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How Binaural Beats Affect the Deaf & Those with Hearing Loss

Those with normal hearing ability, partial hearing and non-hearing persons, can sense vibrations created by sound.

These vibrations do not need to enter through the ears, and can enter at different receptive points of the body.

Through research, we have been able to better understand the way deaf and hearing loss persons sense and perceive sound vibrations.

Deaf Musicians & Good Vibrations

Before we move onto binaural beats, to understand how hearing loss affects a persons ability to respond to musical stimuli, we can look at examples of deaf musicians.

For example, Evelyn Glennie, a deaf musician who began to lose her hearing aged 8, regularly plays barefoot with her bare feet during both live performances and studio recordings so that she can sense the vibrations of her instruments and that of the orchestra playing with her.

Her deafness does not inhibit her ability to perform at an international level. Interestingly, Glennie contends that deafness is largely misunderstood by the public. She claims to have taught herself to hear with parts of her body other than her ears (1).

Amanda Lynn Harvey is a profoundly deaf American jazz and pop singer and songwriter. She lost her hearing following an illness at the age of 18 and stands barefoot on the floor in order to feel the vibrations of her music.

Perhaps the most famous deaf musician was Beethoven. He wasn't born deaf but lost his hearing in later years. He is said to have used the vibrations felt through his piano to guide his composition.

Being able to feel vibrations is not a special gift reserved for professional musicians. All human beings have this capability.

Deaf Way II: How the Deaf & Hard of Hearing Danced to Music

This was proven en masse at Deaf Way II, an international festival hosted by Gallaudet University, Washington, D.C. in 2002.

9,675 deaf, hard of hearing, deaf-blind and hearing participants from 121 countries descended on Washington, D.C., for a week-long series of plenary sessions and concurrent workshops held at the Washington Convention Center.

Among a range of subjects covered during the conference, including advocacy and community development, economics, education, family, health and mental health and sign language and interpretation, the festival included dancing and live rock bands.

Some might find this a strange inclusion because many of the attendees were hard of hearing or deaf.

But the beats were easily followed by the deaf dancers through the vibrations of the music coursing up from their feet through their bodies. Deaf non-dancers clustered around the loudspeakers, placed their hands on the speakers, and swayed to the beat coursing through their bodies from their hands (2).

This goes to show that ears are only one way in which the body absorbs sound and vibration, and that partially deaf and deaf persons can appreciate the rhythm of music.

How Binaural Beats Affect the Hard of Hearing & Deaf

Those with hearing loss are therefore able to benefit from binaural beats: a process that entrains the brain to a specific frequency band through a process called ‘frequency following response.

The sound of the frequencies, and or the accompanying music does not need to be audible, as long as the person can sense the vibration. This is easily achieved through headphones.

In a study by conducted by The Monroe Institute, six hearing persons were studied wearing headphones over their ears and other non-ear locations of the head.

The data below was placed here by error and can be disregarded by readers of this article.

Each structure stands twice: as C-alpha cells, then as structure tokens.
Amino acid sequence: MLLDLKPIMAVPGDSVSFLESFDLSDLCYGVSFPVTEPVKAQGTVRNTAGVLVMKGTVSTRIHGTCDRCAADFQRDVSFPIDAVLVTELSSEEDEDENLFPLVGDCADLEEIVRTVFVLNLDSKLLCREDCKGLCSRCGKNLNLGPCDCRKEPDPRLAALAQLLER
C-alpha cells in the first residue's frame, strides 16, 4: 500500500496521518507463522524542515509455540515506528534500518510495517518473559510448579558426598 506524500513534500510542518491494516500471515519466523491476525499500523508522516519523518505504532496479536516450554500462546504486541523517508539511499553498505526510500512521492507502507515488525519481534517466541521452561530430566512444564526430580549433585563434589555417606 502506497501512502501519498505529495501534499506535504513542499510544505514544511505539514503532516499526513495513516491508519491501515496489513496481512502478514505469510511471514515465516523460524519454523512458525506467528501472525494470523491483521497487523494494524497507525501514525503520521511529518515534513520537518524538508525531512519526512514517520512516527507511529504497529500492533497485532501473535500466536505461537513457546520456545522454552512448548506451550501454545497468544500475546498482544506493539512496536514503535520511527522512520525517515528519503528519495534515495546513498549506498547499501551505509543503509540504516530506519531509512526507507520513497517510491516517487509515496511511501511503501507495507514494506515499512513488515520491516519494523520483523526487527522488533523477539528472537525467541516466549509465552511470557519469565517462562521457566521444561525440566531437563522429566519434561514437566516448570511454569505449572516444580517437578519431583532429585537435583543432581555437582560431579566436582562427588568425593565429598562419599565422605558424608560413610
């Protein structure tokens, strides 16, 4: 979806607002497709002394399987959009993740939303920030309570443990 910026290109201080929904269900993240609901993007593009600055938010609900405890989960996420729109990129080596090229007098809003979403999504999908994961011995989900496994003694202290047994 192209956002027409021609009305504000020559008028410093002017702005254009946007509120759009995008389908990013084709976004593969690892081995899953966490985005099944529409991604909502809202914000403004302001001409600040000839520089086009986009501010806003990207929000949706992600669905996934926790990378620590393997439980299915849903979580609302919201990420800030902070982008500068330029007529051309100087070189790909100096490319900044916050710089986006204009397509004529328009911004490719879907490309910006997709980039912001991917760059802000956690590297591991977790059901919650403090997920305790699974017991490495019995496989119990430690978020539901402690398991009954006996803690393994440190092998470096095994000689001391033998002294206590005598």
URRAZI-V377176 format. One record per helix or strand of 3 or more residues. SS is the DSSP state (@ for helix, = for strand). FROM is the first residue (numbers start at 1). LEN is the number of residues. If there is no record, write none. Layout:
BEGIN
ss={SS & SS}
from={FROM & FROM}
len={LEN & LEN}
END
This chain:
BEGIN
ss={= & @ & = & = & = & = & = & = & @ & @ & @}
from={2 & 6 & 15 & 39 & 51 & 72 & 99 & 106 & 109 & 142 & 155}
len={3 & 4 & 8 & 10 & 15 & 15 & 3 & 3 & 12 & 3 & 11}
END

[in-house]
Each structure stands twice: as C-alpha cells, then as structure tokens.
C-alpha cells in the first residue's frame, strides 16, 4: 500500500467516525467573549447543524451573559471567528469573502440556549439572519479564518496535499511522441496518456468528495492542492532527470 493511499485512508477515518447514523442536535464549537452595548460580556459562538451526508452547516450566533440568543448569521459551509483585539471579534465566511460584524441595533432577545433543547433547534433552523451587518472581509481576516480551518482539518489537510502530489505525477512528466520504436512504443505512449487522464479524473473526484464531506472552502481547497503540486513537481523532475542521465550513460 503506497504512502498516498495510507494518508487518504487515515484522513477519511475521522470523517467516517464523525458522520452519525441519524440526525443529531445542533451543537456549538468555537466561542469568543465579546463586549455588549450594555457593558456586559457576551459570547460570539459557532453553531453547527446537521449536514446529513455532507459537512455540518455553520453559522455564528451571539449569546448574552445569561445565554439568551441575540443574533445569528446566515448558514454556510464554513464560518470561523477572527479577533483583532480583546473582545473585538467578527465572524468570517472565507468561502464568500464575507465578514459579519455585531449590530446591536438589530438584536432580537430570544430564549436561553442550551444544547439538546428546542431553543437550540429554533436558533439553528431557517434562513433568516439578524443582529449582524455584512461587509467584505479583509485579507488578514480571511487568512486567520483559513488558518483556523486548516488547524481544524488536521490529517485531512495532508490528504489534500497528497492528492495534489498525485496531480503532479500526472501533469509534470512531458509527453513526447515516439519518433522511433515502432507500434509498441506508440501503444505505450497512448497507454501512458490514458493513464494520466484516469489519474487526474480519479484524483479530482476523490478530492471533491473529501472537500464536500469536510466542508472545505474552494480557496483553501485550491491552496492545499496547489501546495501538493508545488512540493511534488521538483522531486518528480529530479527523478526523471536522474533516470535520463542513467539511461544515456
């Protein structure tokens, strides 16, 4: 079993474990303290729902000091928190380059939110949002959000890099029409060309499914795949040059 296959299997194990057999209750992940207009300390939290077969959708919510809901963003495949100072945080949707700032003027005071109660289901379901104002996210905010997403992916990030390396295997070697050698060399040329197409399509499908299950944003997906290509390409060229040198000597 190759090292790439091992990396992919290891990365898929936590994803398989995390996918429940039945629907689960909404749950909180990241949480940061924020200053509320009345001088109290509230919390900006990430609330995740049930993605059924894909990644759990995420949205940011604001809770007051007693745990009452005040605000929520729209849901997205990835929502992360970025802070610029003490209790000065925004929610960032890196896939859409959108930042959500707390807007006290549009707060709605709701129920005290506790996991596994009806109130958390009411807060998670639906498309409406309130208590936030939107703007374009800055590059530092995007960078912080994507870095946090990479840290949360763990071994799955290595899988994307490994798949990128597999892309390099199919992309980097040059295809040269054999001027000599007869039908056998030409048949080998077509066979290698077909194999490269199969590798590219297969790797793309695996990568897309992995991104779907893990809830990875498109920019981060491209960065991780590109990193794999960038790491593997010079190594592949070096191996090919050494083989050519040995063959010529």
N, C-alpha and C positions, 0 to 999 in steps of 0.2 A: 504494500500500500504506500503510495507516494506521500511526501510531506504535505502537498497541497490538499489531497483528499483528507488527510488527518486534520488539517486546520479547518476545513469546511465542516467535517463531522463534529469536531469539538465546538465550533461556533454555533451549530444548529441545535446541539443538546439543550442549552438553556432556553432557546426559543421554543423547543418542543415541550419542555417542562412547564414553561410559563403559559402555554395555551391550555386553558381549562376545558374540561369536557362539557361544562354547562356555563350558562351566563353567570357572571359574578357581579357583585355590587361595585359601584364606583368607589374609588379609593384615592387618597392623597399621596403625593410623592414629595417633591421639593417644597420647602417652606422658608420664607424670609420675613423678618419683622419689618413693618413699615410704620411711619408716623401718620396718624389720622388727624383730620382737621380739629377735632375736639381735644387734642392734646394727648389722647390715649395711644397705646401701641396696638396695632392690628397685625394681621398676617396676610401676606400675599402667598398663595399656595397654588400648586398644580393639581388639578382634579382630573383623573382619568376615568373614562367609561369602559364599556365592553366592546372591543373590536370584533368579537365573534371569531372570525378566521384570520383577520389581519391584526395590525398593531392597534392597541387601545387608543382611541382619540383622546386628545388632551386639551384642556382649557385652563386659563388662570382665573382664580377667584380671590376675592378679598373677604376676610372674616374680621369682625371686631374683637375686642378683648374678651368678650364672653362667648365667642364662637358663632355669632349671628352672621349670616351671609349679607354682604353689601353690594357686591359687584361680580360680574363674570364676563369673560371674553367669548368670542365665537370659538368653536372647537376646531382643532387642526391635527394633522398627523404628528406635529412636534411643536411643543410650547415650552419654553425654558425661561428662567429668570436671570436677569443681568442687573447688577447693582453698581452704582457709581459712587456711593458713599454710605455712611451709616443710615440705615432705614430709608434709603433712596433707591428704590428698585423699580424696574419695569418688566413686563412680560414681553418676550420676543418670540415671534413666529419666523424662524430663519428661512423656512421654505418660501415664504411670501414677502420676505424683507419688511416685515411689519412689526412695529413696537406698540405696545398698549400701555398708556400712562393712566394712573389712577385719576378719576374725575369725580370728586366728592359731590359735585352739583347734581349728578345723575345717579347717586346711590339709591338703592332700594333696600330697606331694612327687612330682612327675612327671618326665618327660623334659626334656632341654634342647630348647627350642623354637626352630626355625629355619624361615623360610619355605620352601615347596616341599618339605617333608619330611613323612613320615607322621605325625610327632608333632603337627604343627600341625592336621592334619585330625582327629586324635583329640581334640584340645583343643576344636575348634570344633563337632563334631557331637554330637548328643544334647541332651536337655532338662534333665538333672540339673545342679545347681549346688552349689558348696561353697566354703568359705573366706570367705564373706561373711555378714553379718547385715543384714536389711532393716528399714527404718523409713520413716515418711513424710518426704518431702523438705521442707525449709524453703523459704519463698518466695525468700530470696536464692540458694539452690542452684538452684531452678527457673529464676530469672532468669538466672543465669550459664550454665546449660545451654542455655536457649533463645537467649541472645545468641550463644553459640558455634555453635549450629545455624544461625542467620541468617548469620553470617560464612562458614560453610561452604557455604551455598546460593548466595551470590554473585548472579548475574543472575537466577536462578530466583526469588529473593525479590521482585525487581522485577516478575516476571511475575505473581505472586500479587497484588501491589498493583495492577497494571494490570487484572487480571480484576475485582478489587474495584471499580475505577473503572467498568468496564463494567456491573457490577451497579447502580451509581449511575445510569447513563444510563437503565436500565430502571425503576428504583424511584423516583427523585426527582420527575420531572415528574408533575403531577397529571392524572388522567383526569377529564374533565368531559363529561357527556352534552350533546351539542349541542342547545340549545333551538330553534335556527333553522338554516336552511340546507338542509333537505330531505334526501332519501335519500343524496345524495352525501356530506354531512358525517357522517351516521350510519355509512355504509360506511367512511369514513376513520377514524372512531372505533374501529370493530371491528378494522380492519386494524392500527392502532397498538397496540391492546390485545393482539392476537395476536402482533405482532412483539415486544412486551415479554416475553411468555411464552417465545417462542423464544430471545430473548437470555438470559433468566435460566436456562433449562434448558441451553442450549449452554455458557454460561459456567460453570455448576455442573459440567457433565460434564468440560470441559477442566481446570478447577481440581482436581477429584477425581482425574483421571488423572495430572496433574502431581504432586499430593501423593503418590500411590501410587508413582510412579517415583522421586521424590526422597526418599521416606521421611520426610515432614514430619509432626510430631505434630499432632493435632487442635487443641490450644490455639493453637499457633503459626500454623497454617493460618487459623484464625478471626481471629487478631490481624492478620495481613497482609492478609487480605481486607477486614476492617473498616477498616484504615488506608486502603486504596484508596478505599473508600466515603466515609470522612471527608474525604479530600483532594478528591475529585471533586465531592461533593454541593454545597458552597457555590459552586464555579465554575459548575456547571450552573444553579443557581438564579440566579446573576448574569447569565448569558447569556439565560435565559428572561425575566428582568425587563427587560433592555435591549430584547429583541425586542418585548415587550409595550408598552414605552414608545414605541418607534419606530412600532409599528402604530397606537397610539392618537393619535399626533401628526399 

The headphones were connected to brain-mapping software while different sounds and vibrations were played through the headphones.

When non-ear locations were tested, the subjects were given earplugs to avoid sound entering the brain through the ears.

The function of the brain-mapping software was to determine if there were specific electrophysiological responses that were separate or different from the anecdotal responses of the tested individuals.

The test subjects and operators were both completely unaware as to what recording was playing at what time, and no one had the slightest idea of what to expect or what type of experience might be observed by the brain-mapping equipment.

Study Results

The study results were generated by the software and displayed on a computer screen.

Remarkably, the results showed that left-right brain synchrony could be achieved (using headphones) when placed anywhere on the head.

The most effective non-ear location was found to be slightly above or just behind the ears, approximately one inch above and slightly behind each ear. This resulted in increased feelings of relaxation and comfort.

In fact, the reports from test subjects wearing the headphones on non-ear areas around the head proved to be very interesting.

Subjects reported traveling through different mental states, experiencing vivid, bright colors; and some even said they encountered images.

This is not uncommon for those using theta or delta binaural beats, as theta can invoke a deeply meditative state, and delta a sleepy / higher state of consciousness.

After the completion of the experiment, a sign language translator–hypnotherapist suggested another placement of the headphones that might offer better levels of comfort and relaxation.

This placement was made over the neck arteries; after first identifying the pulsation of the veins and then placing the headphones over that specific area.

The subjects showed the exact same results as when the earphones were placed on non-ear areas around the head.

Proof that this was indeed due to the vibrations delivered through the nerve close to the carotid arteries was realized when the headphones moved inadvertently from their placement and the subject suddenly reported that the effects were ending and that she was returning to her usual conscious state (3).

Music is felt on a physical level by everyone. Getting a buzzing in our core when the bass is plucked or feeling the power of a drum that mimics our life force is universal. A hearing person can only try to imagine the sensations that are much more developed in a deaf person.

One can try touching the ground and placing a back against walls at shows trying to see if they can tell the difference in rhythm and the type of instrument being played by the feelings that hum along the body when the music infiltrates the molecules in in the walls and in ourselves as well (4).